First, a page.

Feed the Future
This project is part of the U.S. Government's global hunger and food security initiative.

IPM Innovation Lab Helps Uganda and Kenya Secure Permits to Fight Invasive Weed

This post was written by Sara Hendery.

Ethiopian farmers have a name for Parthenium hysterophorus: “Faramsissa,” meaning, “sign your land away.” The name is fitting – Parthenium wipes out biodiversity, reduces crop yields, causes human health issues, and taints milk when consumed by livestock. While native to tropical and subtropical South and North America, the weed has spread rapidly throughout East Africa, where it is invasive. 

Case in point: when Parthenium arrives on the scene, all hope for arable land is lost. 

Developing countries, with high dependence on natural resources and some of the last remaining biodiversity hotspots, are especially vulnerable to weed destruction. The IPM Innovation Lab, recognizing the current and future threat, has helped secure permits to introduce biological control against Parthenium in both Uganda and Kenya, two countries where the weed’s spread is rampant. Parthenium’s reach is far as it releases toxic chemicals against other plants and thrives in numerous habitats, hence the 45 countries around the world who have reported invasion. 

Attained in collaboration with the National Agricultural Research Organization (NARO), Kenya Agricultural and Livestock Research Organization (KALRO), and Kenya Plant Health Inspectorate Service (KPHIS), the permits for Uganda and Kenya authorize the release of Zygogramma bicolorata, the leaf-feeding beetle, and Listronotus setosipennis, the stem-boring weevil, to abate Parthenium in both countries.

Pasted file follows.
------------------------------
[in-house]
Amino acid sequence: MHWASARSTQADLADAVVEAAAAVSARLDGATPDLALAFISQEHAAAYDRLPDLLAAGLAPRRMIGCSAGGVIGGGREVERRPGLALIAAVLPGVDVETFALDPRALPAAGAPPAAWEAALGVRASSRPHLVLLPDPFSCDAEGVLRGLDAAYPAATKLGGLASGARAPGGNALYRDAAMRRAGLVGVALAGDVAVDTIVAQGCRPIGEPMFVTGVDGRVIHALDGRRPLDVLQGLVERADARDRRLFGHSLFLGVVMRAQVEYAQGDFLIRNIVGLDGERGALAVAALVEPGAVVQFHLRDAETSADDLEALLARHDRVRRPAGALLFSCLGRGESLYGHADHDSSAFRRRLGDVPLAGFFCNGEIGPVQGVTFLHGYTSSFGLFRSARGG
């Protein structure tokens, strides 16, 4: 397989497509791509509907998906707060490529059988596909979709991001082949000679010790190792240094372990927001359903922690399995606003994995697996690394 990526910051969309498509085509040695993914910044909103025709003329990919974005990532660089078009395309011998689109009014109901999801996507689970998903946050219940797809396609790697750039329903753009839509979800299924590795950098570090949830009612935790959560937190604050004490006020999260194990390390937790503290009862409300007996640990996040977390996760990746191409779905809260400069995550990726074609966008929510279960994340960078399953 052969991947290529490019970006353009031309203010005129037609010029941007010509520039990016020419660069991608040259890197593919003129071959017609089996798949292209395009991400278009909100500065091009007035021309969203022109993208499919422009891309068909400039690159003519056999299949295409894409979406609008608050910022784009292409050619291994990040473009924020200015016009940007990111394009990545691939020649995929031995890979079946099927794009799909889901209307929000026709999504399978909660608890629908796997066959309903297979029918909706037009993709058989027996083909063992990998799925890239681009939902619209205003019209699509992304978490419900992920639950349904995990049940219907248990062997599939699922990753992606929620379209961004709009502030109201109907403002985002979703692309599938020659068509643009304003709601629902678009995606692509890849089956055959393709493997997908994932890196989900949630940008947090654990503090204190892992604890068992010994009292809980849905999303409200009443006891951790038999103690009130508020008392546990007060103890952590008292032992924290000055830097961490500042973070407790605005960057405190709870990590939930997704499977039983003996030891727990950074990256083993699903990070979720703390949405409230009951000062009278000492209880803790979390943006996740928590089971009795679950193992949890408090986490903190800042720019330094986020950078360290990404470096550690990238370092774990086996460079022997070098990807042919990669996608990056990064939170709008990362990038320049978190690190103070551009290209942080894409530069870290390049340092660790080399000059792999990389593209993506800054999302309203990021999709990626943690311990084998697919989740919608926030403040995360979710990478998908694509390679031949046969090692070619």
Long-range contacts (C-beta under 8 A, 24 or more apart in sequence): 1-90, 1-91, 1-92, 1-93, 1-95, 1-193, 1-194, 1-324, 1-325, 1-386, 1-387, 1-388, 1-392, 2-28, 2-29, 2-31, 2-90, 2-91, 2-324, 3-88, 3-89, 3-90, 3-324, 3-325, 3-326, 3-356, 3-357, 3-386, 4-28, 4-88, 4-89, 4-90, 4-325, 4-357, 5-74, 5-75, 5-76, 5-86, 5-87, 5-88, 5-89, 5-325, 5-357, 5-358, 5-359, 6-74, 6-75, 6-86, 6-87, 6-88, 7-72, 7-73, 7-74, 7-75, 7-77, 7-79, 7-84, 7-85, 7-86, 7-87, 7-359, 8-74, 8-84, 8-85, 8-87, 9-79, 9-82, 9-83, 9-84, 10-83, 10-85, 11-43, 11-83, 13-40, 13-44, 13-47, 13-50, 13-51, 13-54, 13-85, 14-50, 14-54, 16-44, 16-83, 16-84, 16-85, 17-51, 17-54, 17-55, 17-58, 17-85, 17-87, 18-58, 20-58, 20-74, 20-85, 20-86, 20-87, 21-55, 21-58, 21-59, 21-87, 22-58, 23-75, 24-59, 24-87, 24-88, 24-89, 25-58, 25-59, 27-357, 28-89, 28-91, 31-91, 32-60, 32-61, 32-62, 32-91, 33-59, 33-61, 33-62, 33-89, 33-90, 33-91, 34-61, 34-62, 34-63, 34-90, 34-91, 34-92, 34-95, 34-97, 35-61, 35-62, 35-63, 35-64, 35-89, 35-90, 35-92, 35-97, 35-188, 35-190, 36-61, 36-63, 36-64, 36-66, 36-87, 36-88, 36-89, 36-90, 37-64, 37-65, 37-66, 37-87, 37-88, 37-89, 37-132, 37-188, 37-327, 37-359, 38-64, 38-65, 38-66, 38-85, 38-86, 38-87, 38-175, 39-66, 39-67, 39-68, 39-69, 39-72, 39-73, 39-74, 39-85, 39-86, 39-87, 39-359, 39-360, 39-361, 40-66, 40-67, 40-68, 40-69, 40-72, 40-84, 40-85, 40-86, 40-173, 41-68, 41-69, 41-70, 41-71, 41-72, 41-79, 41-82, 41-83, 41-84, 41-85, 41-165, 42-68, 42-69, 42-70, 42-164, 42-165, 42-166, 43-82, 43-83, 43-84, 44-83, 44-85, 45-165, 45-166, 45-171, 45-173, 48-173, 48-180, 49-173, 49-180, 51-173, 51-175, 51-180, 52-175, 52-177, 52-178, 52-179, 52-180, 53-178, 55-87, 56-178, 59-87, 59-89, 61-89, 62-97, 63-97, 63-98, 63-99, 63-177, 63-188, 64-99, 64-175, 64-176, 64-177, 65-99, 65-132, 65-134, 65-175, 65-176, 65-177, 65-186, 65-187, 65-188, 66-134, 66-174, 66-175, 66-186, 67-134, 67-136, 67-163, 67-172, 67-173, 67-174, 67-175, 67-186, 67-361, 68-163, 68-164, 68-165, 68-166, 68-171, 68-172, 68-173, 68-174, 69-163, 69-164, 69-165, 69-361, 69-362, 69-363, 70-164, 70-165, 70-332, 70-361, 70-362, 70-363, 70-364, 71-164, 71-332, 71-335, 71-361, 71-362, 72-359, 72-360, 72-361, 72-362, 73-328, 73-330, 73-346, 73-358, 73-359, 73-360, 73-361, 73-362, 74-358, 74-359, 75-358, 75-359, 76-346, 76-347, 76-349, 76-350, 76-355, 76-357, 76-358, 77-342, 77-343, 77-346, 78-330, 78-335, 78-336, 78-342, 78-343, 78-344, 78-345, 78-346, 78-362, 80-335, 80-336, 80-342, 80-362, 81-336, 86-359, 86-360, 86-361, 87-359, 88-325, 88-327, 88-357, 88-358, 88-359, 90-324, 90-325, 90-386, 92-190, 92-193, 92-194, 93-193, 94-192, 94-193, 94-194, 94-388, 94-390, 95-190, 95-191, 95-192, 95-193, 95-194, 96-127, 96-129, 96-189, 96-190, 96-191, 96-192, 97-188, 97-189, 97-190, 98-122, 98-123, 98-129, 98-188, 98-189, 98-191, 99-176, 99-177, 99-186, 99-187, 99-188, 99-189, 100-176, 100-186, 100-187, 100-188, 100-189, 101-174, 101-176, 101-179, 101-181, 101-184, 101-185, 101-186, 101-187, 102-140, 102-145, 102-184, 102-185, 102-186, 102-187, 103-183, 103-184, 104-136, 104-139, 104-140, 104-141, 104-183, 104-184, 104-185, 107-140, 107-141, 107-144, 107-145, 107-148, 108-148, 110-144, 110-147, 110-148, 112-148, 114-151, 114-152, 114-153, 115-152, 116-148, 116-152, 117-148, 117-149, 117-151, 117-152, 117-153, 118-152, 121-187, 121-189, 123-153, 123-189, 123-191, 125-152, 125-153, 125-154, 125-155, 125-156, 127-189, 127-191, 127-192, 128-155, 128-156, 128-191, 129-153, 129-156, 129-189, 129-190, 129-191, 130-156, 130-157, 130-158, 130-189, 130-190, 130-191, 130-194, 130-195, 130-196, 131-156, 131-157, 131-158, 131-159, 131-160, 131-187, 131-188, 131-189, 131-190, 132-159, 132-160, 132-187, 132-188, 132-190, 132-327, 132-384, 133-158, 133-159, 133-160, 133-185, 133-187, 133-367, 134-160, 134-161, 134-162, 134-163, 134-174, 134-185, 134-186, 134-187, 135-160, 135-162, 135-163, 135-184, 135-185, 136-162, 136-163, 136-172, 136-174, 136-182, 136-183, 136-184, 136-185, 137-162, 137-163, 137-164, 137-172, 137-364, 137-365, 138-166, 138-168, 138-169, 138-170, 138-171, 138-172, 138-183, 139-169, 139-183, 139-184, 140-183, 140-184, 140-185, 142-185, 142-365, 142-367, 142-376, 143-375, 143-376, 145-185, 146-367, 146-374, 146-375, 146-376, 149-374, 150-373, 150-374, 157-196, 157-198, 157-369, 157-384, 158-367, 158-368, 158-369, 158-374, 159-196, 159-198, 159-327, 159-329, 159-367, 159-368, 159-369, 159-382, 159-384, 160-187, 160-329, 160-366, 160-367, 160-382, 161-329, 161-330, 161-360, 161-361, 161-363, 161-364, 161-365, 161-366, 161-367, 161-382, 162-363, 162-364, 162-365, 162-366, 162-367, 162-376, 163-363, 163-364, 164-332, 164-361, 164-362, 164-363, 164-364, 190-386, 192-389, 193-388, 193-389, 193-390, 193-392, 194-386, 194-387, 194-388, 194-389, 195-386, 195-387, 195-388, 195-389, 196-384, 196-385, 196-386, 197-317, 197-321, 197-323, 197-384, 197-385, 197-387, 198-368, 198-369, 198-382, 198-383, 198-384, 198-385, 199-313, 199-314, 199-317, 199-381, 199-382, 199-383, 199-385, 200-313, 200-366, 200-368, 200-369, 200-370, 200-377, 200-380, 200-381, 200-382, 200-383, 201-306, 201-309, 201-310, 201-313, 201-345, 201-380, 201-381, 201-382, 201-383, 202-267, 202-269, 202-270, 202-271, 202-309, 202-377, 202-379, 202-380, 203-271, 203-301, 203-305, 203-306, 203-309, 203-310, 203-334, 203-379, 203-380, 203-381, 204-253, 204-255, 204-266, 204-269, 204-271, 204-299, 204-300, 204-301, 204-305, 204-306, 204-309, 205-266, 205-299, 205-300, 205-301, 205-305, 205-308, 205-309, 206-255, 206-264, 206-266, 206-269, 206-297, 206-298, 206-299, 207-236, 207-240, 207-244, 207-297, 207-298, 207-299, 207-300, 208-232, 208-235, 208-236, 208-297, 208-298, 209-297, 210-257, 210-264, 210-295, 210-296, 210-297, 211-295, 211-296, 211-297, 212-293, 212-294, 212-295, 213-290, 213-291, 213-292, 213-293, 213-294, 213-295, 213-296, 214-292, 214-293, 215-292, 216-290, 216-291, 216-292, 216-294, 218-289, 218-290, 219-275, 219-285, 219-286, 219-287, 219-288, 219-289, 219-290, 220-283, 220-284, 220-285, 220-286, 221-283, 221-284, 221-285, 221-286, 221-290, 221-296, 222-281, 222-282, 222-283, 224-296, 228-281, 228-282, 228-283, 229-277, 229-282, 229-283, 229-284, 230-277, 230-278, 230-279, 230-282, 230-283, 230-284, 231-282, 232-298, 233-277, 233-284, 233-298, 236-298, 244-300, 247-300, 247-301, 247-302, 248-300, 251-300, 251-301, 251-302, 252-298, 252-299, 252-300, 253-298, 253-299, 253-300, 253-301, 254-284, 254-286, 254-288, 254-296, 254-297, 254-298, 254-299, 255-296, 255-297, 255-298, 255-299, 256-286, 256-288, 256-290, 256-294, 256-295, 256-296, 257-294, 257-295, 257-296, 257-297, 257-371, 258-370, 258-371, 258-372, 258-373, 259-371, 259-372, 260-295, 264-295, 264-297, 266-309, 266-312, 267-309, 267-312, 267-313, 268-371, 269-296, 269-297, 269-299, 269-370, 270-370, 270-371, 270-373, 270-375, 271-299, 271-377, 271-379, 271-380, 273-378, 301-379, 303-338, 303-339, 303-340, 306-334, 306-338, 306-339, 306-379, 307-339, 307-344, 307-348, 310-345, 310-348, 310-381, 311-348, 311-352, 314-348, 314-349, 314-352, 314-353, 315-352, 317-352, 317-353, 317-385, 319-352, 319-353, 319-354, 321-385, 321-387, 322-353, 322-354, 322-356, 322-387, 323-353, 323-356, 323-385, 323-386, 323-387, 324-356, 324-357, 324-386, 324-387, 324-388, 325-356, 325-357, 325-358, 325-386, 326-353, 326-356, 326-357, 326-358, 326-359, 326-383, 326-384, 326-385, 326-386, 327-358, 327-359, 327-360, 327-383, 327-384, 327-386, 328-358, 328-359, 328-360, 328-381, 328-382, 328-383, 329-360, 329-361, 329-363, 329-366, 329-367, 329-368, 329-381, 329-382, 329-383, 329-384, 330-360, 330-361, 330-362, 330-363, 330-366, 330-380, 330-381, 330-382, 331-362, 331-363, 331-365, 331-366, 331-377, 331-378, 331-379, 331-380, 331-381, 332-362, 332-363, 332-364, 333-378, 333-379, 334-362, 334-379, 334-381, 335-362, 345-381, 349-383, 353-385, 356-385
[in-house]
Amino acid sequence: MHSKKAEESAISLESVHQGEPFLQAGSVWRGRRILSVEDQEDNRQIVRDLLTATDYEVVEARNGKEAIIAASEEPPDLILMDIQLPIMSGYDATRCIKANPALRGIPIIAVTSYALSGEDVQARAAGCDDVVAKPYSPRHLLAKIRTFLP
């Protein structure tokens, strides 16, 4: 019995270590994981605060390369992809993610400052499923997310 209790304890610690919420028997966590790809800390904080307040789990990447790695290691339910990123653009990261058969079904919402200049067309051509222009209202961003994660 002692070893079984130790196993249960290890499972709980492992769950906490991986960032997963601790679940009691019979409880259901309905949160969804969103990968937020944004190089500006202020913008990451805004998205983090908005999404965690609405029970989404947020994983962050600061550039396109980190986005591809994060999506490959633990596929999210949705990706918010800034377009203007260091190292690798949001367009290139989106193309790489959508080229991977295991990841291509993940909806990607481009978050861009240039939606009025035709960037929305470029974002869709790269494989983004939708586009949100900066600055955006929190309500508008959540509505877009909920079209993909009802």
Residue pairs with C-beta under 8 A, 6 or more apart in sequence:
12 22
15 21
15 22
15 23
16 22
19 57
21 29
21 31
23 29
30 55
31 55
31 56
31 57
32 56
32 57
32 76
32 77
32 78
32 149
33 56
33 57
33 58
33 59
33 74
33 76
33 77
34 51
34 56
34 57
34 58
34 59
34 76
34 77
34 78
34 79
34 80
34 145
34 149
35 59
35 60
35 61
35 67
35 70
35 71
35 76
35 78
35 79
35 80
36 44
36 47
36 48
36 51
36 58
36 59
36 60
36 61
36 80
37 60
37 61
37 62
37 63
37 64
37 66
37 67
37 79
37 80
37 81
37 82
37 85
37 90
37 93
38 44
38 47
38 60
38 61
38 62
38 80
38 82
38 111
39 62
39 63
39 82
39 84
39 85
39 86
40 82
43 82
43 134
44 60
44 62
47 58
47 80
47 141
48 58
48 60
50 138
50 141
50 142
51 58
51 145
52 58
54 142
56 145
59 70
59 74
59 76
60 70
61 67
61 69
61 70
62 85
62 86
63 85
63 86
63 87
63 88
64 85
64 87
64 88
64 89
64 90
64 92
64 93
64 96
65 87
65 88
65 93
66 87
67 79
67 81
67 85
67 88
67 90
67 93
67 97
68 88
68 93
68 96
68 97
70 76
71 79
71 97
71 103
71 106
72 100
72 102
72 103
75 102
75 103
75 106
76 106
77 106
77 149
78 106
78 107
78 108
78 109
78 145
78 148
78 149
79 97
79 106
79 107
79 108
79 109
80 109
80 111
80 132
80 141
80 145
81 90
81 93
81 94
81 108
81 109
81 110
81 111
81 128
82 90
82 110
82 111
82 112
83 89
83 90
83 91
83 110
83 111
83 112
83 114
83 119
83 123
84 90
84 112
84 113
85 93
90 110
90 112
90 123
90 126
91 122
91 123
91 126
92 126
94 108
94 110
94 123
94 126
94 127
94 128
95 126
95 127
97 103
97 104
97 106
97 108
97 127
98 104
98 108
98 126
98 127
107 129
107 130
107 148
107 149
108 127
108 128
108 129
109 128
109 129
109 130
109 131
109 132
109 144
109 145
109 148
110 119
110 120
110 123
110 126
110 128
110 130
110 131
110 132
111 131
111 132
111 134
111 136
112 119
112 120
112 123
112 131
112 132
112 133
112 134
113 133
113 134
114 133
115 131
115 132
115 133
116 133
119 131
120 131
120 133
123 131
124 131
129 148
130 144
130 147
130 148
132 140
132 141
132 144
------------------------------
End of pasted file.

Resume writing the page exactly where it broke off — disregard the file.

Parthenium is one of the world’s most destructive invasive weed species,” said Muni Muniappan, Director of the IPM Innovation Lab. “We began the biological control program against Parthenium in 2005 in Ethiopia and our research lays the groundwork for what needs to be done elsewhere for its management.” 

In many countries, there is no approved policy or established procedure to introduce, test, and release biological agents against invasive weeds. The lack of such policy has denied farmers the ability to control weeds without pesticides, which often eliminate important natural enemies of pests and pose their own human and environmental health risks.

In Ethiopia, the IPM Innovation Lab established the country’s first quarantine facility where the team mass rears Zygogramma and Listronotus for release, and conducts biological control trainings. The work has shown significant restoration of native vegetation and since Parthenium can cause major skin irritation and respiratory issues, improved health for those who perform hand weeding, which is often women and children. 

Wondi Mersie, who leads the project in Ethiopia and is Associate Dean and Director of Research at Virginia State University, said the Ethiopian research facility helped set a precedent for how Uganda and Kenya will design their own programs, and ultimately, sealed the deal for the long sought-after permits.  

“We’ve shared the challenges and experiences faced while rearing the two agents in Ethiopia,” said Mersie, “so that Kenya and Uganda can save time and resources if they come across the same obstacles.” 

As the global population steadily increases, the demand for arable land is higher than ever. The permits for release of Zygogramma and Listronotus will open the door for future introductions of biological control agents against other alien invasive weeds threatening global food security and the livelihoods of millions. 

With the newly minted permits, introduction of the natural enemies is already underway in Uganda and work will soon begin in Kenya.